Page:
John Canaday’s Critical Assembly: Poems of the Manhattan Project is a collection of poems in the voices of the men and women involved in the Manhattan Project, beginning with the discovery of fission and concluding with the Trinity test. Canaday conducted research at Manhattan Project sites, in archives, and at reunions of scientific and military personnel. In addition, he interviewed and corresponded with project participants. The collection explores how these individuals' attitudes and actions thrust humanity into a new, nuclear age. Canaday spoke with The National's Cathy Corman about Critical Assembly, the Manhattan Project, and where God fits into his poetry.
Cathy Corman: How did the project that became Critical Assembly begin? How did it take shape? How did you know when it was complete?
John Canaday: After graduating from college in 1983 (where I majored in literature and minored in physics), I moved to London on a Thomas J. Watson Fellowship to study American expatriate writers and write my own poetry. It was a time of great tension between the United States and Soviet Union: the height of Ronald Reagan‘s evil empire rhetoric. I found myself looking up at the sky and imagining Intercontinental Ballistic Missiles passing overhead. But what could a poet do? As W.H. Auden wrote in his elegy for Yeats, “Poetry makes nothing happen.” That always rankled me. I felt that poetry could matter. Perhaps here was a chance to put that to the test.
I was also fascinated by the contrasts and similarities between scientific and literary modes of perceiving the world, so here was a topic that combined a number of my main interests. I was convinced that poetry offered a way of exploring the development of nuclear weapons that would yield useful insights: that by focusing on the variety of human perceptions and experiences that combined to make nuclear weapons possible, we might revise our own prejudices and misunderstandings, which seemed to be leading us toward catastrophe.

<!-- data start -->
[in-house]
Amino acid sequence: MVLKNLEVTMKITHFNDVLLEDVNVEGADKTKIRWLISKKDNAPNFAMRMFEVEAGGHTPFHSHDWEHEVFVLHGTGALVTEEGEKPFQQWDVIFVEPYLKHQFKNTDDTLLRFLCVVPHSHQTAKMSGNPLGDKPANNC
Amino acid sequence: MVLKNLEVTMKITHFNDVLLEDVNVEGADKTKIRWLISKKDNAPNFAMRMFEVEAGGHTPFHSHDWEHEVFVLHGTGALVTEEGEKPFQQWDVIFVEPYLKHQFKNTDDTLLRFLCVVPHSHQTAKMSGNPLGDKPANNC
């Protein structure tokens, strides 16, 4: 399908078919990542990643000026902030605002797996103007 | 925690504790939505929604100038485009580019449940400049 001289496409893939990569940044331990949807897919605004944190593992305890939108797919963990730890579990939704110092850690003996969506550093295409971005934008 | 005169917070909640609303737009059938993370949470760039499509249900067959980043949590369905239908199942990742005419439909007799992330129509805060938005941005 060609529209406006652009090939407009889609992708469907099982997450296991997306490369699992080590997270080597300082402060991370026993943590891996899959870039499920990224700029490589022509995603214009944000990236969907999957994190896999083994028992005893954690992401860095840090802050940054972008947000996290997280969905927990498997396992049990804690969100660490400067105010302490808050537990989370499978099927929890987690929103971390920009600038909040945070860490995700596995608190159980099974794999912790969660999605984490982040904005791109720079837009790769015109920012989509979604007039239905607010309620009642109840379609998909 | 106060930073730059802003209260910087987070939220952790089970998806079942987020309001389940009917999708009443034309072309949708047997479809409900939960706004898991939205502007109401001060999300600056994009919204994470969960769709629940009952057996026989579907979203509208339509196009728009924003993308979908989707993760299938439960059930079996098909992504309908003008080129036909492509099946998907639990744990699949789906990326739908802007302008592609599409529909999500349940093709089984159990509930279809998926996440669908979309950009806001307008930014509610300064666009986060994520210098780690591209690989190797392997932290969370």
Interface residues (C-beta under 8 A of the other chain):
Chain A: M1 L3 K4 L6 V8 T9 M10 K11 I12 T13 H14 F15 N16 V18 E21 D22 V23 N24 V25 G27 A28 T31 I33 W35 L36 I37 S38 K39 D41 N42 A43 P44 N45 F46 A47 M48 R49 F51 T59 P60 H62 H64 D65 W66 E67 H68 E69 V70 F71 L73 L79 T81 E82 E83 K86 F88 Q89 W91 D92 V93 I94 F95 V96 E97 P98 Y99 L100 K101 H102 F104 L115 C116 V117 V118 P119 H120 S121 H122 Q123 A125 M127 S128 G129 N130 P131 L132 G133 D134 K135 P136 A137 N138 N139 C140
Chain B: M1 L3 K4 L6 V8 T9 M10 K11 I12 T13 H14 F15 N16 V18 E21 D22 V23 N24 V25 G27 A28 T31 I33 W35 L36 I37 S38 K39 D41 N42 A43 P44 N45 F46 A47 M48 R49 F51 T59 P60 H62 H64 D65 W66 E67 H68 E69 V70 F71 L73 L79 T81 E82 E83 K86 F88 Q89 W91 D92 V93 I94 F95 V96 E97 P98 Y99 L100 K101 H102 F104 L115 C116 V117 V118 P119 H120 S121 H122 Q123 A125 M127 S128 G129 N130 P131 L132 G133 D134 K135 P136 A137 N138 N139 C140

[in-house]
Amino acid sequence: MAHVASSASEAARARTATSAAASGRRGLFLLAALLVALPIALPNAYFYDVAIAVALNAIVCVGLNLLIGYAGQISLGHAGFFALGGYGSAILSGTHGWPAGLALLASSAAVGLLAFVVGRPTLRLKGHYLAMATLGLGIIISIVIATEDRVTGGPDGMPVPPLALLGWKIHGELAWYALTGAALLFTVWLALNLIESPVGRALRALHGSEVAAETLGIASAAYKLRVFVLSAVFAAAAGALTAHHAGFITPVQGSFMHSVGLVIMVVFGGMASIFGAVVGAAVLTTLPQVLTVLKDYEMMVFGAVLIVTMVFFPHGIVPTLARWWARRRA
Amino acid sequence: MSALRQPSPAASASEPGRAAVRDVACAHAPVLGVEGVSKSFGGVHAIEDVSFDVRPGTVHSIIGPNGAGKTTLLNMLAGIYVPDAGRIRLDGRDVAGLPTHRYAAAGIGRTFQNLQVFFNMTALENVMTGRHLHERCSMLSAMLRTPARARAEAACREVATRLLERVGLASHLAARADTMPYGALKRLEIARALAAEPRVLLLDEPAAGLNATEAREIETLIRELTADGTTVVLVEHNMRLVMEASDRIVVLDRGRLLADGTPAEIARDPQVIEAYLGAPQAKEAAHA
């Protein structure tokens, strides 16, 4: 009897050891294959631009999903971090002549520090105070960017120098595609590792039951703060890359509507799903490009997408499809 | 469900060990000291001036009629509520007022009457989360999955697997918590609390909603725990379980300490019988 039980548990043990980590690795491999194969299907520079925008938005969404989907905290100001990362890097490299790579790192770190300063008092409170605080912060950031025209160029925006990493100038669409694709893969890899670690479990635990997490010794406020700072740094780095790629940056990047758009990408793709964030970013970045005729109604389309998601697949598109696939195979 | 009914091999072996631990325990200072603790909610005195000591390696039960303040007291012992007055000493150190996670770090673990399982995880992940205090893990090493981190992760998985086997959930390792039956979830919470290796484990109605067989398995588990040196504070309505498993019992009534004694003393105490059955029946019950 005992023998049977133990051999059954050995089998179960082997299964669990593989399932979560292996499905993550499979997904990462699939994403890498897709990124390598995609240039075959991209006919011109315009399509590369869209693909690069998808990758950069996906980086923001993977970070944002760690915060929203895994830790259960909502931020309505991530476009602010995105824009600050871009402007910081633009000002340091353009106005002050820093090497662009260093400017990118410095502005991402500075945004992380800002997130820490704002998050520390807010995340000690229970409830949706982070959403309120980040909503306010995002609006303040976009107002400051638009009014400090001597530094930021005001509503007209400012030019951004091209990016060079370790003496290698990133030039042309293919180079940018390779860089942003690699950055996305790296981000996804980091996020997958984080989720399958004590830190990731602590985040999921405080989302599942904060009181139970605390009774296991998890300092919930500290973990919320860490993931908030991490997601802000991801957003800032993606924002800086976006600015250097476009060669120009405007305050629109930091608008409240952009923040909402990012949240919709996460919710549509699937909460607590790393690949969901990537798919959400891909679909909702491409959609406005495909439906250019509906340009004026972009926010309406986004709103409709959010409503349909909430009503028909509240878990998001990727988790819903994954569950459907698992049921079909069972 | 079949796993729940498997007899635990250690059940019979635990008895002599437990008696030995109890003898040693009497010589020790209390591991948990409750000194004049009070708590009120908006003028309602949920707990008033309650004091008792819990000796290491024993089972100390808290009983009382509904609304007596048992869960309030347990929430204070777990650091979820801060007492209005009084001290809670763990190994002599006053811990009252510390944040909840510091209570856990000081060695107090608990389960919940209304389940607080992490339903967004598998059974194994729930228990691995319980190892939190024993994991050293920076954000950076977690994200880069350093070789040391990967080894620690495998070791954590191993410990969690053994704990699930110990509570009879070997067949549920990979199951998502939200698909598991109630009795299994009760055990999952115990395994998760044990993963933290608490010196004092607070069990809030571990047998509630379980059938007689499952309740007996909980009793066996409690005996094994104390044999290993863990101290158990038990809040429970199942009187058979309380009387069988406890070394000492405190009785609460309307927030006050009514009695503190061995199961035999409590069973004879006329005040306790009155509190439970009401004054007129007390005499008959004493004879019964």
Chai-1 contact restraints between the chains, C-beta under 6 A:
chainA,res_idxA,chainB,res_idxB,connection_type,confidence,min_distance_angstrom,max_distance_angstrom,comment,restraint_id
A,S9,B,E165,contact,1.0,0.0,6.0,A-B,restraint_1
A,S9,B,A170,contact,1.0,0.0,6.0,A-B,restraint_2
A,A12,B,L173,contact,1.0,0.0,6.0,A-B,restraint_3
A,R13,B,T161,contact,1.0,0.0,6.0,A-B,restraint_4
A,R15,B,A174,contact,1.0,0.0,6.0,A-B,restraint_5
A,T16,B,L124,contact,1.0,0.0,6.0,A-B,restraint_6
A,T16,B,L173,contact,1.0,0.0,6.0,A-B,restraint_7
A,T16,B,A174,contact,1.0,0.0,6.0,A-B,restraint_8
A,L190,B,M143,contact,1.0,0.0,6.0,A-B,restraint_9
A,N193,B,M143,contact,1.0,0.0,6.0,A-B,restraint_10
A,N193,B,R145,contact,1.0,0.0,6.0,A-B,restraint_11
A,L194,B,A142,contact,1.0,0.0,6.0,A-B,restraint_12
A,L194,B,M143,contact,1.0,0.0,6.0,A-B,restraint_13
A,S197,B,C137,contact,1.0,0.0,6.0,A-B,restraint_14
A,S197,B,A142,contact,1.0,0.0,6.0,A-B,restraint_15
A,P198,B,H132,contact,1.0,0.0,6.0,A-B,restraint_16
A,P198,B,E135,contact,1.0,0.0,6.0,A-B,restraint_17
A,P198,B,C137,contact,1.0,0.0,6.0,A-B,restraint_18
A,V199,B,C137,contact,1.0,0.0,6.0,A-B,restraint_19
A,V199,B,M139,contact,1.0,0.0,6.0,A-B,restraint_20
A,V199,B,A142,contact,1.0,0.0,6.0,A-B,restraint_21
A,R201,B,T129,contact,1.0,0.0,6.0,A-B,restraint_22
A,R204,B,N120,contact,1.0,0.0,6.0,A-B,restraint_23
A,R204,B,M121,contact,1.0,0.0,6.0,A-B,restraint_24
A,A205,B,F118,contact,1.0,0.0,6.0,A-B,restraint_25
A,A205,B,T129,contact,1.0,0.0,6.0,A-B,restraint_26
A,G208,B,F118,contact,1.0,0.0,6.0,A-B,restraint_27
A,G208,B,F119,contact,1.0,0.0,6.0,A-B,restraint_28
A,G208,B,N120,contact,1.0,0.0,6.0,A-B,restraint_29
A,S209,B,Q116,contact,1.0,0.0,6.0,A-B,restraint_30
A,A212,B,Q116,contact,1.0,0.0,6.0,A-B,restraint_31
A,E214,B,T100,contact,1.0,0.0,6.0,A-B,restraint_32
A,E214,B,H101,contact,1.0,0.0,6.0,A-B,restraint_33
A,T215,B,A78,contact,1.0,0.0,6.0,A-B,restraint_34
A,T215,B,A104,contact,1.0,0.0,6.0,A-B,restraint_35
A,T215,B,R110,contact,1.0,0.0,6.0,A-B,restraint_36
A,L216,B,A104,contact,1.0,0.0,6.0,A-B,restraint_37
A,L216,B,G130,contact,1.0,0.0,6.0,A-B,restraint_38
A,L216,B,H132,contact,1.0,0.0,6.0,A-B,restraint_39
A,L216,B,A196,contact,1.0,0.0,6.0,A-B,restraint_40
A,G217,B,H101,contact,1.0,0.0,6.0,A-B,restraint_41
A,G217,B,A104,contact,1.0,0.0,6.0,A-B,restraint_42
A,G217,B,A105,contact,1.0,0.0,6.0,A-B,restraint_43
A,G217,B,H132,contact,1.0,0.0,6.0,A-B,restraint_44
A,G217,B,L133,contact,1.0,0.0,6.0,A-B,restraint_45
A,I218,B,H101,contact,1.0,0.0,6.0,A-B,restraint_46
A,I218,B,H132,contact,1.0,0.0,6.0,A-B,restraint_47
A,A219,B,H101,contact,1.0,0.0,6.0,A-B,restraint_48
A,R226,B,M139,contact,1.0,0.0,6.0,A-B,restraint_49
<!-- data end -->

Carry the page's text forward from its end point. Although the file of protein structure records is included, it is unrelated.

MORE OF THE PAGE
I spent thirty-three years researching and writing, revising and researching more to complete Critical Assembly. I decided it was ready to publish when the collection had reached a “critical mass“ of voices representing both a wide variety of the individuals involved as well as the broader arc of the project as a whole.
In an important sense, though, the book isn’t complete. There are tens of thousands of voices I haven’t included. There was the training of the 509 Composite Group, which dropped the bombs on Hiroshima and Nagasaki; the decision among politicians and scientists and military leaders to use the bombs on Japan; the preparations on Tinian; and the bombings of Hiroshima and Nagasaki themselves. These are the subjects of a second volume, on which I’m currently working.
CC: What would your ideal reader need to know before reading the collection?
JC: The only thing my ideal reader needs to know is that these poems are not obscure. They are, rather, efforts to render this crucial episode in our history accessible in terms of human traits we all share.